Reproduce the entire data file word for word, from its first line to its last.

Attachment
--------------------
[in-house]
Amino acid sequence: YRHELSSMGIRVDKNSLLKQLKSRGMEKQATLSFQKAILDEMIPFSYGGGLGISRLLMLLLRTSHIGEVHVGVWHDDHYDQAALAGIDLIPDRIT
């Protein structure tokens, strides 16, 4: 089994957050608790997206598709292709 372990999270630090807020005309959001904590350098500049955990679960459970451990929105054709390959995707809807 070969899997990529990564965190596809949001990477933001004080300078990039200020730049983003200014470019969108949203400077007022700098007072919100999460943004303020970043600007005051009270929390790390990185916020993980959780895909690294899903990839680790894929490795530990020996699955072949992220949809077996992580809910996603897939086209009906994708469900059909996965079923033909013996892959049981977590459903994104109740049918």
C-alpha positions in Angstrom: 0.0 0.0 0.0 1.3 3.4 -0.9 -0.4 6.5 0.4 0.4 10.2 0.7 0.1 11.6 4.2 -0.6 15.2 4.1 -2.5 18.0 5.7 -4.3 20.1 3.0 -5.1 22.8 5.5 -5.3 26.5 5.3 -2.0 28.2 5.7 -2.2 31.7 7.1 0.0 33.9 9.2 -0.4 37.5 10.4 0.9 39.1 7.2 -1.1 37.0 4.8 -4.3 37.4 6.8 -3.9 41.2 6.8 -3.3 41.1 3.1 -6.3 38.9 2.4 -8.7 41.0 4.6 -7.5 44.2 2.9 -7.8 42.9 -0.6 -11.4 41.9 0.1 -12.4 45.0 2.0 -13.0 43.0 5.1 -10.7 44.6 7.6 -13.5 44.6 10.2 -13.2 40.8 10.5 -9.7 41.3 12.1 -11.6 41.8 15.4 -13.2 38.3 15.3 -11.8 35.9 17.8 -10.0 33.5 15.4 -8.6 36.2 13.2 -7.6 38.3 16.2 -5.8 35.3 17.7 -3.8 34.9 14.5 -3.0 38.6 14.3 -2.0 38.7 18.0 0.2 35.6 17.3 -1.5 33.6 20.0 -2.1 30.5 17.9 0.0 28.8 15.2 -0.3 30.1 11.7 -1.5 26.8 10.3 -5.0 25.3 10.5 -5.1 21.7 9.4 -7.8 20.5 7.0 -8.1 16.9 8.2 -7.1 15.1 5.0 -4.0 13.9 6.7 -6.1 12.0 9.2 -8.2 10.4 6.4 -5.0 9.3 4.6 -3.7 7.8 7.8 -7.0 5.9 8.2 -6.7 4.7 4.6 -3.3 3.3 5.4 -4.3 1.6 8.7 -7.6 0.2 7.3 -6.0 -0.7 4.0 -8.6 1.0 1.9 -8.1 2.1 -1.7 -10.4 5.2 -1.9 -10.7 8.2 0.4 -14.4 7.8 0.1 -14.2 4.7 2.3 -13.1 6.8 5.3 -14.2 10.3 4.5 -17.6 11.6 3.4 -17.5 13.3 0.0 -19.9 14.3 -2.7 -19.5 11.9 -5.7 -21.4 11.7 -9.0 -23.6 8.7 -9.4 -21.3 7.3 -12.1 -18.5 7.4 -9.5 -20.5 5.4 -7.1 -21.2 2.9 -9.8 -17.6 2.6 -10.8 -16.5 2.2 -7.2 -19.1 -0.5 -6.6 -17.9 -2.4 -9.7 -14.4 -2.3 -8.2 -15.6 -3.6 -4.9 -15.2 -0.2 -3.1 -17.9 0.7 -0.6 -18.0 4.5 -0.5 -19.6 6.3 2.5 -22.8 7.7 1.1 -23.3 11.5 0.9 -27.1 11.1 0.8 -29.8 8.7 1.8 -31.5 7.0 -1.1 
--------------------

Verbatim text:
[in-house]
Amino acid sequence: YRHELSSMGIRVDKNSLLKQLKSRGMEKQATLSFQKAILDEMIPFSYGGGLGISRLLMLLLRTSHIGEVHVGVWHDDHYDQAALAGIDLIPDRIT
């Protein structure tokens, strides 16, 4: 089994957050608790997206598709292709 372990999270630090807020005309959001904590350098500049955990679960459970451990929105054709390959995707809807 070969899997990529990564965190596809949001990477933001004080300078990039200020730049983003200014470019969108949203400077007022700098007072919100999460943004303020970043600007005051009270929390790390990185916020993980959780895909690294899903990839680790894929490795530990020996699955072949992220949809077996992580809910996603897939086209009906994708469900059909996965079923033909013996892959049981977590459903994104109740049918």
C-alpha positions in Angstrom: 0.0 0.0 0.0 1.3 3.4 -0.9 -0.4 6.5 0.4 0.4 10.2 0.7 0.1 11.6 4.2 -0.6 15.2 4.1 -2.5 18.0 5.7 -4.3 20.1 3.0 -5.1 22.8 5.5 -5.3 26.5 5.3 -2.0 28.2 5.7 -2.2 31.7 7.1 0.0 33.9 9.2 -0.4 37.5 10.4 0.9 39.1 7.2 -1.1 37.0 4.8 -4.3 37.4 6.8 -3.9 41.2 6.8 -3.3 41.1 3.1 -6.3 38.9 2.4 -8.7 41.0 4.6 -7.5 44.2 2.9 -7.8 42.9 -0.6 -11.4 41.9 0.1 -12.4 45.0 2.0 -13.0 43.0 5.1 -10.7 44.6 7.6 -13.5 44.6 10.2 -13.2 40.8 10.5 -9.7 41.3 12.1 -11.6 41.8 15.4 -13.2 38.3 15.3 -11.8 35.9 17.8 -10.0 33.5 15.4 -8.6 36.2 13.2 -7.6 38.3 16.2 -5.8 35.3 17.7 -3.8 34.9 14.5 -3.0 38.6 14.3 -2.0 38.7 18.0 0.2 35.6 17.3 -1.5 33.6 20.0 -2.1 30.5 17.9 0.0 28.8 15.2 -0.3 30.1 11.7 -1.5 26.8 10.3 -5.0 25.3 10.5 -5.1 21.7 9.4 -7.8 20.5 7.0 -8.1 16.9 8.2 -7.1 15.1 5.0 -4.0 13.9 6.7 -6.1 12.0 9.2 -8.2 10.4 6.4 -5.0 9.3 4.6 -3.7 7.8 7.8 -7.0 5.9 8.2 -6.7 4.7 4.6 -3.3 3.3 5.4 -4.3 1.6 8.7 -7.6 0.2 7.3 -6.0 -0.7 4.0 -8.6 1.0 1.9 -8.1 2.1 -1.7 -10.4 5.2 -1.9 -10.7 8.2 0.4 -14.4 7.8 0.1 -14.2 4.7 2.3 -13.1 6.8 5.3 -14.2 10.3 4.5 -17.6 11.6 3.4 -17.5 13.3 0.0 -19.9 14.3 -2.7 -19.5 11.9 -5.7 -21.4 11.7 -9.0 -23.6 8.7 -9.4 -21.3 7.3 -12.1 -18.5 7.4 -9.5 -20.5 5.4 -7.1 -21.2 2.9 -9.8 -17.6 2.6 -10.8 -16.5 2.2 -7.2 -19.1 -0.5 -6.6 -17.9 -2.4 -9.7 -14.4 -2.3 -8.2 -15.6 -3.6 -4.9 -15.2 -0.2 -3.1 -17.9 0.7 -0.6 -18.0 4.5 -0.5 -19.6 6.3 2.5 -22.8 7.7 1.1 -23.3 11.5 0.9 -27.1 11.1 0.8 -29.8 8.7 1.8 -31.5 7.0 -1.1 